Breathing is something we do continually (usually completely unconsciously) every moment of our lives, so it’s something we often take for granted, but it can offer us so much more.
Our breath can be a powerful tool in supporting our prayer life. Here are three reasons why our breath can make a difference and how we can use it most effectively.
Breath and our body
We all breathe every moment of the day without even thinking about it, but I had no idea how much impact the way I breathe has on my body, my mind, and my emotions until I trained as a yoga teacher.
The movement of our breath through our nasal passages influences our autonomic nervous system. These are the systems, like our heart beat, that keep our body going without our conscious thought.
Each inhale stimulates that system, causing our bodies to feel more energetic and awake. Each exhale soothes that system, helping to calm and soothe us.
This means that altering the amount of time we spend inhaling vs. exhaling can change the state of our nervous system, which affects our bodies directly, and the state of our bodies then impacts our mind and emotions.
For many of us, especially if we engage in meditation or contemplative prayer as part of our prayer lives, learning to calm our bodies, minds, and emotions enough to reach deeper contemplative states is the biggest challenge we face in prayer.
Using our breath to influence our nervous system into calmer states can help with this. Using a faster inhale and a slower exhale extends the time we spend on our exhalations relative to our inhalations, which creates an overall calming effect that can make settling into contemplative prayer easier.
Breath and being present
Another challenge many of us face in prayer is keeping our minds focused on the here and now. Our thoughts easily drift away into the past to relive old memories or into the future to worry about what may come.
The breath, however, is always in the present. Focusing on our breath gives us something to help center us here in the present.
There are a variety of ways to do this. One is just to notice the feel of each inhale and exhale in our bodies—how it feels in our nasal passages, how it feels in our lungs and chest and belly as we breathe. Paying attention to these bodily sensations grounds us in the present moment.
Another method is to add counting the breaths as we notice the feel of them to give our minds something to do. (Using prayer beads to help count the breaths can help with this.)
Using counts to measure out the length of our inhales, exhales, and any spaces between them can also be an effective way to ground both mind and body in the present.
All of these methods of focusing on the breath are tools to help keep our minds here in the present moment as we pray or meditate.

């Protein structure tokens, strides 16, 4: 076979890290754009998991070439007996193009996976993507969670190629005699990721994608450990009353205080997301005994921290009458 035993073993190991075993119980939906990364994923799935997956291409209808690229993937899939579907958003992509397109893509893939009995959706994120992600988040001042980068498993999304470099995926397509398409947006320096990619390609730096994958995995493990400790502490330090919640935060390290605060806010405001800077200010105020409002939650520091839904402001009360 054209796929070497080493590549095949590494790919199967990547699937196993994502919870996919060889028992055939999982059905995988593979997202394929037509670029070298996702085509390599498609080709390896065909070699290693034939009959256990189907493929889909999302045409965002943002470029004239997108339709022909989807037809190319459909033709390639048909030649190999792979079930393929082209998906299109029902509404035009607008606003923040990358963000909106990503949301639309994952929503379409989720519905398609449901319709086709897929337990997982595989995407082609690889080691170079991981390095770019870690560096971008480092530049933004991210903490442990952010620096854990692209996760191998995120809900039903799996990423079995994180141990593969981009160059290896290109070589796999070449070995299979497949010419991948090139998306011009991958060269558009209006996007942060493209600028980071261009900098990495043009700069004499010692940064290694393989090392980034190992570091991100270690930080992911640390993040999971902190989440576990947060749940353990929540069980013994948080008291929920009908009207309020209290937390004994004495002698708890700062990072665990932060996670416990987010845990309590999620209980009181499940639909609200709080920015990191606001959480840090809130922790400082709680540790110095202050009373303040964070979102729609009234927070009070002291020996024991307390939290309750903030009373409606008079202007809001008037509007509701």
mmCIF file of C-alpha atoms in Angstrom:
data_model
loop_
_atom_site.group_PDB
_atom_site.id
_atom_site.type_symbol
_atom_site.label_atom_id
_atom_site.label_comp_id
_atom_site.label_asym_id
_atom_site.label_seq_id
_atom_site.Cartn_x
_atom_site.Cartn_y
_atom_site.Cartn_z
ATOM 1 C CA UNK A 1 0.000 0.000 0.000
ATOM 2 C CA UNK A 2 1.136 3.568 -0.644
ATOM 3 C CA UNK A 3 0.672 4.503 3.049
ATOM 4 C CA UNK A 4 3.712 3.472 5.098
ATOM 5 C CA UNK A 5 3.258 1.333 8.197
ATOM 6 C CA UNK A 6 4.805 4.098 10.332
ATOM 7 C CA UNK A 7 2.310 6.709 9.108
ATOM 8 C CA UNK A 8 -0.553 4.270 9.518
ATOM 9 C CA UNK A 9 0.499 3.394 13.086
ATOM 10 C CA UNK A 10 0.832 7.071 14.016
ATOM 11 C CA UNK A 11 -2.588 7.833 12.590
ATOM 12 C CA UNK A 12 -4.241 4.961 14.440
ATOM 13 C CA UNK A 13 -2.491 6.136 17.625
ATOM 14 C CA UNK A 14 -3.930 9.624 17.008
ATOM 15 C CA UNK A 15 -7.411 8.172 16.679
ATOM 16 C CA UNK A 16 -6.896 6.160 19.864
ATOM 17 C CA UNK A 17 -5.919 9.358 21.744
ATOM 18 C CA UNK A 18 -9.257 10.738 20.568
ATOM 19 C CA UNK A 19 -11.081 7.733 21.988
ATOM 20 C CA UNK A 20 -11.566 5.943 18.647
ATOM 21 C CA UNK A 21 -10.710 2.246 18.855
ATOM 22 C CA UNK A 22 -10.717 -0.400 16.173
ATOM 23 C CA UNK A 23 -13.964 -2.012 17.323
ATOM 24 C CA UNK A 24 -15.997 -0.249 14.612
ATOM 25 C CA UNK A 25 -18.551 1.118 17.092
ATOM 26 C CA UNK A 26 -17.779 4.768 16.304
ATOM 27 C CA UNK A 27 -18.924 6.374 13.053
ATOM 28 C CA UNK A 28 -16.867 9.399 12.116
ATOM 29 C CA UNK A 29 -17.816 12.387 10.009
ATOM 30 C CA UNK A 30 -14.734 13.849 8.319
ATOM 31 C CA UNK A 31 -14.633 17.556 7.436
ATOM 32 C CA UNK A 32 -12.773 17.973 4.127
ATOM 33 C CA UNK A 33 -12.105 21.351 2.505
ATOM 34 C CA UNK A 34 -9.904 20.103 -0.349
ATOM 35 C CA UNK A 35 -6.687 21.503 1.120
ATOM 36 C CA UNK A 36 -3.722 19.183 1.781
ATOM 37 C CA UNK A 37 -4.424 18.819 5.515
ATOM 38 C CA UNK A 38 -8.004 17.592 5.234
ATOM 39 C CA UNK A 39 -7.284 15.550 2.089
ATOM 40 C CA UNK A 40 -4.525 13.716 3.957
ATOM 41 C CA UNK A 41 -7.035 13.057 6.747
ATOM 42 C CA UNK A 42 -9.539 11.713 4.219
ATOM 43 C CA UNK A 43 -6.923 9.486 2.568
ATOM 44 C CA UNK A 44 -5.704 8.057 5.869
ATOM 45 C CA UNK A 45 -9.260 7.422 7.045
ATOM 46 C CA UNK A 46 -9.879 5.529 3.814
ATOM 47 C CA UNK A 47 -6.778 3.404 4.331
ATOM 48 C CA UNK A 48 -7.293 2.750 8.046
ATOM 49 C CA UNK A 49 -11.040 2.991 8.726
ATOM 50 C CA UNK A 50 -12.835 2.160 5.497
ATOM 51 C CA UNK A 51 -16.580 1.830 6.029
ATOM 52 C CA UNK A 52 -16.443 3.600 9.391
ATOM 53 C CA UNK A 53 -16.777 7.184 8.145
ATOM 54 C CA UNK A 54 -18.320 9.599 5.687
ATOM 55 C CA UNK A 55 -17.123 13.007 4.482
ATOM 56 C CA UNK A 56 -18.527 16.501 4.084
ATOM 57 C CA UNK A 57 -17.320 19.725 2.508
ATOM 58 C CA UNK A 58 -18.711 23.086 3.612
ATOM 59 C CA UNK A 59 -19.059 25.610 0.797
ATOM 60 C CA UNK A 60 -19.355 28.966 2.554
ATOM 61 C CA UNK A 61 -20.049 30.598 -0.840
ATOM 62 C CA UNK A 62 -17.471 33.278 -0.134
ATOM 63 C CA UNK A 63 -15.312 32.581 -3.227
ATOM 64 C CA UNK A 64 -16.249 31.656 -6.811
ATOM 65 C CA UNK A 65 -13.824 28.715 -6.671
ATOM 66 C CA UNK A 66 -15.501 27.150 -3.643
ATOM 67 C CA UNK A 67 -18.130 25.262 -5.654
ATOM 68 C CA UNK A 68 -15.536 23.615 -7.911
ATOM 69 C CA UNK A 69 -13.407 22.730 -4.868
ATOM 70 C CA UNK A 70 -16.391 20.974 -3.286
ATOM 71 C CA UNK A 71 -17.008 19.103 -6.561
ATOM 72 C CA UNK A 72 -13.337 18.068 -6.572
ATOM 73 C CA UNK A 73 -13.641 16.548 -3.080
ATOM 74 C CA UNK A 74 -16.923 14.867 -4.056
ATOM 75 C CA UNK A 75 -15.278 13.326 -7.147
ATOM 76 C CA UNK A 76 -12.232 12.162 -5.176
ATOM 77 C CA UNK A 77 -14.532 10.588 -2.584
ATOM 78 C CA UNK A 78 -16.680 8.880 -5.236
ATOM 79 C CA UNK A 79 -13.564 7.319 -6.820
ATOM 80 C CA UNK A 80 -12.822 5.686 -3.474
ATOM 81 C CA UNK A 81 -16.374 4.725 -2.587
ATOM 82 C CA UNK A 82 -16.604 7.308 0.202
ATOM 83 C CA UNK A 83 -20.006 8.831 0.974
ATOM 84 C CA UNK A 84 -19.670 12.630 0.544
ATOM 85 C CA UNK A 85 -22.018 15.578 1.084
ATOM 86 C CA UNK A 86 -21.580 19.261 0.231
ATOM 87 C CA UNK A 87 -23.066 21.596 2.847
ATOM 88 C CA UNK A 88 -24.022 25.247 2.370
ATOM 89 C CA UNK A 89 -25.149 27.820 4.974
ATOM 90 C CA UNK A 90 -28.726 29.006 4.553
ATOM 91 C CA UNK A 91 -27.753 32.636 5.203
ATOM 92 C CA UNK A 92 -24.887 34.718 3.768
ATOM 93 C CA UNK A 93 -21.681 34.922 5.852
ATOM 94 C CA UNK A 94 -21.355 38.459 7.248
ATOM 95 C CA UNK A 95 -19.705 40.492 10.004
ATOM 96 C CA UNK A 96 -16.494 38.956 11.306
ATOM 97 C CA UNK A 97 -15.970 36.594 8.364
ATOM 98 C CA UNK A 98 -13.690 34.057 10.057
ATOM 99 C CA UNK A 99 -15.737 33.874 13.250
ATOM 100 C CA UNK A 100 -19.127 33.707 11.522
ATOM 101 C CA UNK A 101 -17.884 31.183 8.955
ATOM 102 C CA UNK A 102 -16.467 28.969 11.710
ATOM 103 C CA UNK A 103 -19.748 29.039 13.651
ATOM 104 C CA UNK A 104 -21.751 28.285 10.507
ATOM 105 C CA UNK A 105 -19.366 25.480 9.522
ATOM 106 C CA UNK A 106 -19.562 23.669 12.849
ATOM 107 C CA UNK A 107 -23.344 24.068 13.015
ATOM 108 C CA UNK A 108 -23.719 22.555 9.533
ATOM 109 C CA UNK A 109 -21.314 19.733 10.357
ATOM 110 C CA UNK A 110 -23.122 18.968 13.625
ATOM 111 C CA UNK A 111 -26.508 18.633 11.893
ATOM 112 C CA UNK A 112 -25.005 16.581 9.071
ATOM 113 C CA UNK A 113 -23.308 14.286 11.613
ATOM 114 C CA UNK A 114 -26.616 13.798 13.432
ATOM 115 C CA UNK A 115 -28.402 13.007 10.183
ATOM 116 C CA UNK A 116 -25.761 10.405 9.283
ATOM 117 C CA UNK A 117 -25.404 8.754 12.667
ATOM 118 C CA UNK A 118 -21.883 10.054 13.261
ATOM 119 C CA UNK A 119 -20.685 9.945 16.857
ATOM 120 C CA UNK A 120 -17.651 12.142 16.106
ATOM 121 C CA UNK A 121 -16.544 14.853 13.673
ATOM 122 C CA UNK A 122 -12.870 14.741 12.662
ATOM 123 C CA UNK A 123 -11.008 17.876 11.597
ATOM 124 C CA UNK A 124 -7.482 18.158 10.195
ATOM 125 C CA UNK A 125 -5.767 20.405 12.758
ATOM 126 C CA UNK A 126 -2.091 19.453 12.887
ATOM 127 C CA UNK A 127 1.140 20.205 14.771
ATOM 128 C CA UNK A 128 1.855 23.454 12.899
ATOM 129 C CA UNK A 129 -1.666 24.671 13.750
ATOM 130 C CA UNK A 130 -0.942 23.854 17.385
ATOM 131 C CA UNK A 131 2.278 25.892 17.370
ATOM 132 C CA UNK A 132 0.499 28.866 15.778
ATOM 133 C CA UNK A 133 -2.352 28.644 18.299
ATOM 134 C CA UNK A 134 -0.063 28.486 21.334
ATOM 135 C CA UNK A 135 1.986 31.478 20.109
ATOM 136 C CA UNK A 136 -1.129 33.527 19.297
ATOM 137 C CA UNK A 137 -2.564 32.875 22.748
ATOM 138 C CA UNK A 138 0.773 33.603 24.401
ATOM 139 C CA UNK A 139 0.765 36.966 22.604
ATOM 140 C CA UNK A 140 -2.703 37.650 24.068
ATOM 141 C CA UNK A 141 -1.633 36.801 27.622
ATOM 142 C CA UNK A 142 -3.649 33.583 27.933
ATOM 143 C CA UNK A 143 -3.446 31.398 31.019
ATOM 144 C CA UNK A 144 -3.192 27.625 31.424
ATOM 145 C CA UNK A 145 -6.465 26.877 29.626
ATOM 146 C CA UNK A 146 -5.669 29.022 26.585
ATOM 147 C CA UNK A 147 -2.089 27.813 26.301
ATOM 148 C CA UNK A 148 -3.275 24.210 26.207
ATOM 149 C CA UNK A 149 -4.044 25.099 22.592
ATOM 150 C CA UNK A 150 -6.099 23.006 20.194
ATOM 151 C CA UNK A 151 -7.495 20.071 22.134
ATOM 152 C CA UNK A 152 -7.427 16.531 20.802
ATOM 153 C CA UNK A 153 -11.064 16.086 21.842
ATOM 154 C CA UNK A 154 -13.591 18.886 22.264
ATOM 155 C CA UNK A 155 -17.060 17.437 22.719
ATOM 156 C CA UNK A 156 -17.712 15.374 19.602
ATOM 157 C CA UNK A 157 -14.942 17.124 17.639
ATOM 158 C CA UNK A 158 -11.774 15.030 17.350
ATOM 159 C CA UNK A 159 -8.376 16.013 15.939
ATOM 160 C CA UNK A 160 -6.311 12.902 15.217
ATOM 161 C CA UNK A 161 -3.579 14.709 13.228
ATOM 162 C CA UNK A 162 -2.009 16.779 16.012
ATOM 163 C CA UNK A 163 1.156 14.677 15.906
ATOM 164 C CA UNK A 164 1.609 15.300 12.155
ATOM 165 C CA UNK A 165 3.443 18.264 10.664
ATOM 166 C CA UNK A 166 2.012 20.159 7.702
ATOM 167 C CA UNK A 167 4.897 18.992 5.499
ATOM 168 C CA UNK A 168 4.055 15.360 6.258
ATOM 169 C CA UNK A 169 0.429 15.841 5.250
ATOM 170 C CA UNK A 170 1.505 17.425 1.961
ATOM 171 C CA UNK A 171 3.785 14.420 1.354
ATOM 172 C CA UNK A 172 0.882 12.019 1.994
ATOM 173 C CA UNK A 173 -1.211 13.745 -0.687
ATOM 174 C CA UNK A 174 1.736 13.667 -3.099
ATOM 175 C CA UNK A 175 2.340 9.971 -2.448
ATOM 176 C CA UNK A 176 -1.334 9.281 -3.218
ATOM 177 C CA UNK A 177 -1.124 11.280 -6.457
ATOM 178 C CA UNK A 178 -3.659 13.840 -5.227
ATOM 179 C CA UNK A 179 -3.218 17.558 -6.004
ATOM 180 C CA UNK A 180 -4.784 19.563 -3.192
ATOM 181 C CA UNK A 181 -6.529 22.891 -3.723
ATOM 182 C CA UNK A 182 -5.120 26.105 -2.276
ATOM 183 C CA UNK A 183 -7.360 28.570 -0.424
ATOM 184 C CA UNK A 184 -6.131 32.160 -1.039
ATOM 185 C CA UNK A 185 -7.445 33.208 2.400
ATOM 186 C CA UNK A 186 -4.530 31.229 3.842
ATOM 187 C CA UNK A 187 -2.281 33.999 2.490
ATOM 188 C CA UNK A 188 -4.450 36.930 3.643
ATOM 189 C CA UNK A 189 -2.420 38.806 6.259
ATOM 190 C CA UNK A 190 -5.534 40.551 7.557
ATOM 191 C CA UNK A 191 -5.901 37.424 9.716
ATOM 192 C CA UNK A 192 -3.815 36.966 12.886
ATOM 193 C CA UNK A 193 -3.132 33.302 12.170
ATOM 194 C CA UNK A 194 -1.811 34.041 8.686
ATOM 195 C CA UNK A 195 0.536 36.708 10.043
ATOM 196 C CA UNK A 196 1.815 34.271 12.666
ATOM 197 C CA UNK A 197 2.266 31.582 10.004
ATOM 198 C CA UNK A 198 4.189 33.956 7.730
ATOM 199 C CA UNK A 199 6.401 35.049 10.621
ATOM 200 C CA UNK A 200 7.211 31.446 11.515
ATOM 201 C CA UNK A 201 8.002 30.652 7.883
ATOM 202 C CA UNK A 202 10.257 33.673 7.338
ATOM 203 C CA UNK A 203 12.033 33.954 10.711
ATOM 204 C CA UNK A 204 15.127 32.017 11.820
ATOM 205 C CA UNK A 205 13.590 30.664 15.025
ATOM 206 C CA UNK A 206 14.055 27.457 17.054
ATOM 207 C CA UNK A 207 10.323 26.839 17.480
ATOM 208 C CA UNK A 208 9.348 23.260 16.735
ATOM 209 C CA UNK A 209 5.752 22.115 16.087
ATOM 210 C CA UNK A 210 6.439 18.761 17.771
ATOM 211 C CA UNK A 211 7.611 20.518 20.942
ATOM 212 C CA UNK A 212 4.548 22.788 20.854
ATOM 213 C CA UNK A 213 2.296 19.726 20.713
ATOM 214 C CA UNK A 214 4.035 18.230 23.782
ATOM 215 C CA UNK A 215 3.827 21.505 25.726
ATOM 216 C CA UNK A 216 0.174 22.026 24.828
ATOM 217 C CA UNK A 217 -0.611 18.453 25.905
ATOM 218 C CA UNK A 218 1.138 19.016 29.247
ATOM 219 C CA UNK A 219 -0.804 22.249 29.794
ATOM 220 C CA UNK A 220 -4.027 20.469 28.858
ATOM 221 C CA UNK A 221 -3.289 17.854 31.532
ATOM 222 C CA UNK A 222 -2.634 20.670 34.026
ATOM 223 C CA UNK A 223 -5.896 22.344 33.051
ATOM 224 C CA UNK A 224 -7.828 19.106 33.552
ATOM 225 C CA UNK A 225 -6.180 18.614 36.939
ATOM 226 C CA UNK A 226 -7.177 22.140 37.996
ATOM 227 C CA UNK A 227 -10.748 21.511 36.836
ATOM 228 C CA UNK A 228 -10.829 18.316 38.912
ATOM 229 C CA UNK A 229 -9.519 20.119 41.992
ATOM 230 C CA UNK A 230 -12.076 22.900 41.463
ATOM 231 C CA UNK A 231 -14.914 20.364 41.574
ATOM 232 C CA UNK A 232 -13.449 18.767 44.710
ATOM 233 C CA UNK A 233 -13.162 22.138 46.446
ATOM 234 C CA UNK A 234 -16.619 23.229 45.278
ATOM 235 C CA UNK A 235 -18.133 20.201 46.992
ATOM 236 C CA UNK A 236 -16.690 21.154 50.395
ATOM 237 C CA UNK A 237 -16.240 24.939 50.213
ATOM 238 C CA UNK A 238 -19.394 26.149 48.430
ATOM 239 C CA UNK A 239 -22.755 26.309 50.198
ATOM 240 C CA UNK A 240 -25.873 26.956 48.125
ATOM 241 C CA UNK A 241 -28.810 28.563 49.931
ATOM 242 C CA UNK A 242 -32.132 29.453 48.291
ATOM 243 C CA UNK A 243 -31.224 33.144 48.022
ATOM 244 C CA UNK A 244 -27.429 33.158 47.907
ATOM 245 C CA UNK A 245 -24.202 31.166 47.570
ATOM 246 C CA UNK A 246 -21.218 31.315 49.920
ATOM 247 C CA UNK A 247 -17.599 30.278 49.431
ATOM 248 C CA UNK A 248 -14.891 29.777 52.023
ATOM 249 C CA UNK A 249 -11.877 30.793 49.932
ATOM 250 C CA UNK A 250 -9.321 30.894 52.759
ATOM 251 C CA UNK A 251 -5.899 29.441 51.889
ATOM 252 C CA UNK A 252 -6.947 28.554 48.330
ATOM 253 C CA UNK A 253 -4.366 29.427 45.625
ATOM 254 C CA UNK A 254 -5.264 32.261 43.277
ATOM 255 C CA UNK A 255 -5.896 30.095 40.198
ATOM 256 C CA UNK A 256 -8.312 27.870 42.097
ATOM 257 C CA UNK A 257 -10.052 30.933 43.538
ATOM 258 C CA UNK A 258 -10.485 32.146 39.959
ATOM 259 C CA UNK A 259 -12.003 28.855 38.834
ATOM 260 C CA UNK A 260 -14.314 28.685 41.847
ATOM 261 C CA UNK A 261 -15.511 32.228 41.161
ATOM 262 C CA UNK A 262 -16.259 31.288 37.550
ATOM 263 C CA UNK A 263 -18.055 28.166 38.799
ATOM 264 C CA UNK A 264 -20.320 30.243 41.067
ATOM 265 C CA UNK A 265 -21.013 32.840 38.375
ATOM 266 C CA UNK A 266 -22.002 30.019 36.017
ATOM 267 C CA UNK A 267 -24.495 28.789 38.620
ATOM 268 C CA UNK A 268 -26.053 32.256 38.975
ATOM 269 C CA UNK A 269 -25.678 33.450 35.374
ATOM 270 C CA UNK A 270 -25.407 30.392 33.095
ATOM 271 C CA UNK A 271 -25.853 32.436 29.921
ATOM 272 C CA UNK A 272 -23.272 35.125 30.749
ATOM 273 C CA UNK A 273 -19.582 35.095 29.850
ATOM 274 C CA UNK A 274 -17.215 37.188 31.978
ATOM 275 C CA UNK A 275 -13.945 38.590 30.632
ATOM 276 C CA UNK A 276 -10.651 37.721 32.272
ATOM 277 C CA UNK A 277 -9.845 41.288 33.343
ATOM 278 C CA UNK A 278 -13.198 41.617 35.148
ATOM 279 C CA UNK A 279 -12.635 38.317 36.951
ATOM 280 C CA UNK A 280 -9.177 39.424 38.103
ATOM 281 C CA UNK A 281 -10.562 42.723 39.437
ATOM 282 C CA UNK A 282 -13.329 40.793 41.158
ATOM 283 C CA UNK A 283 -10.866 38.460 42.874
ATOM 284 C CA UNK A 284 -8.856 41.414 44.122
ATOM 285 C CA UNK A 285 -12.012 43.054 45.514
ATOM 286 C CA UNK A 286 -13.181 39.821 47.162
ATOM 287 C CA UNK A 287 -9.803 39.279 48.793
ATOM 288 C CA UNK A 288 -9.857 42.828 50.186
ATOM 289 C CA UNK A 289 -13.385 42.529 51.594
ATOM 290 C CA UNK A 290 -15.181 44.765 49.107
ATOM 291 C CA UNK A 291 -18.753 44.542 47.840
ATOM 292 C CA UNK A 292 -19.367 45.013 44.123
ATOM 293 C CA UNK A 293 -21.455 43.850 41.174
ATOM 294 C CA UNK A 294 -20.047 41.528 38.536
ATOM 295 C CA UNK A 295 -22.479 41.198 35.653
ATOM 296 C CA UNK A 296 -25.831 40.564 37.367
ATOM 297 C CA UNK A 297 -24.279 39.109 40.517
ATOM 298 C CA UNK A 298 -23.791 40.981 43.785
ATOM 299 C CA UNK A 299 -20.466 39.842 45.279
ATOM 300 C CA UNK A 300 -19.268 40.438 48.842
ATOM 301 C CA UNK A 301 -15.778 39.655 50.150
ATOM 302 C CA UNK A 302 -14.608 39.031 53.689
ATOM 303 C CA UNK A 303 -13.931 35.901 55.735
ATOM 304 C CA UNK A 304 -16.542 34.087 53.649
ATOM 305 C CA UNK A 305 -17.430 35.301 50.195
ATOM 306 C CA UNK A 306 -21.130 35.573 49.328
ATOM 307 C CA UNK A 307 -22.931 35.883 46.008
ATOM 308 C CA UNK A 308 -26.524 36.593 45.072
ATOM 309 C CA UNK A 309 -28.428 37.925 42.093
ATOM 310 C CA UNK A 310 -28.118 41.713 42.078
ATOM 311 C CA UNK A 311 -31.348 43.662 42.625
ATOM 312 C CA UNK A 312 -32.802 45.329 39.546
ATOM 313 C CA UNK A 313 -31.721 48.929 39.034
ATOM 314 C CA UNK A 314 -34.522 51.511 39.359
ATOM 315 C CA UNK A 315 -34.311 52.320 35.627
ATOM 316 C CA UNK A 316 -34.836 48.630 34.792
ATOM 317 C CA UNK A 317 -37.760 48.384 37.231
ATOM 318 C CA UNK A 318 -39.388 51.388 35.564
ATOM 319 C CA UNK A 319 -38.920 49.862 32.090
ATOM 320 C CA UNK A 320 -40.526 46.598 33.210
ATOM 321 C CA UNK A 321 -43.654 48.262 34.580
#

Breathing God’s name
In The Naked Now: Learning to See as the Mystics See, Richard Rohr writes of the Sacred Tetragrammaton in Hebrew, the four unpronounceable letters that are the name of God as God gave it to Moses in Exodus. These four letters are roughly the equivalent of YHVH in English and are translated as “I am who I am.”
Many people now try to add vowels to this set of letters in various ways in order to make it pronounceable (Jehovah is one example), but the Jews believed that any attempt to reduce this name to speech was to take the name in vain by attempting to limit into language that which was bigger than anything we could know.
According to Rohr, many have claimed that the correct pronunciation of the word “is an attempt to replicate and imitate the very sound of inhalation and exhalation.” This would mean that the word is not actually said, it is breathed.
I don’t know enough of the scholarship behind this claim to know whether this is true, but I find the idea intriguing. What if every breath we breathe all day every day was repeating the name of God?
Breathing is something that we have in common across the entire human race. There is no religion-specific way to breathe. It is not practiced by only those of certain faith traditions. It is not differentiated by race or gender or creed or orientation or political affiliation or citizenship or status or wealth.
We all breathe, and we all do it the same way—with an inhale and and exhale. Every one of us has equal access without need for specific locations, practices, intermediaries, or beliefs. The divine is available to all of us every moment from birth until death.
That has profound meaning for the ability of every one of us to have access to God in every moment no matter where we are.
What if every breath is a prayer? A wordless, undemanding, formless prayer that keeps us connected to God even as it keeps us connected to life.
Keeping this image in mind keeps God always as close to us as our next breath and makes it possible to consciously engage in prayer throughout our day simply by taking a moment to pay attention to our breath.
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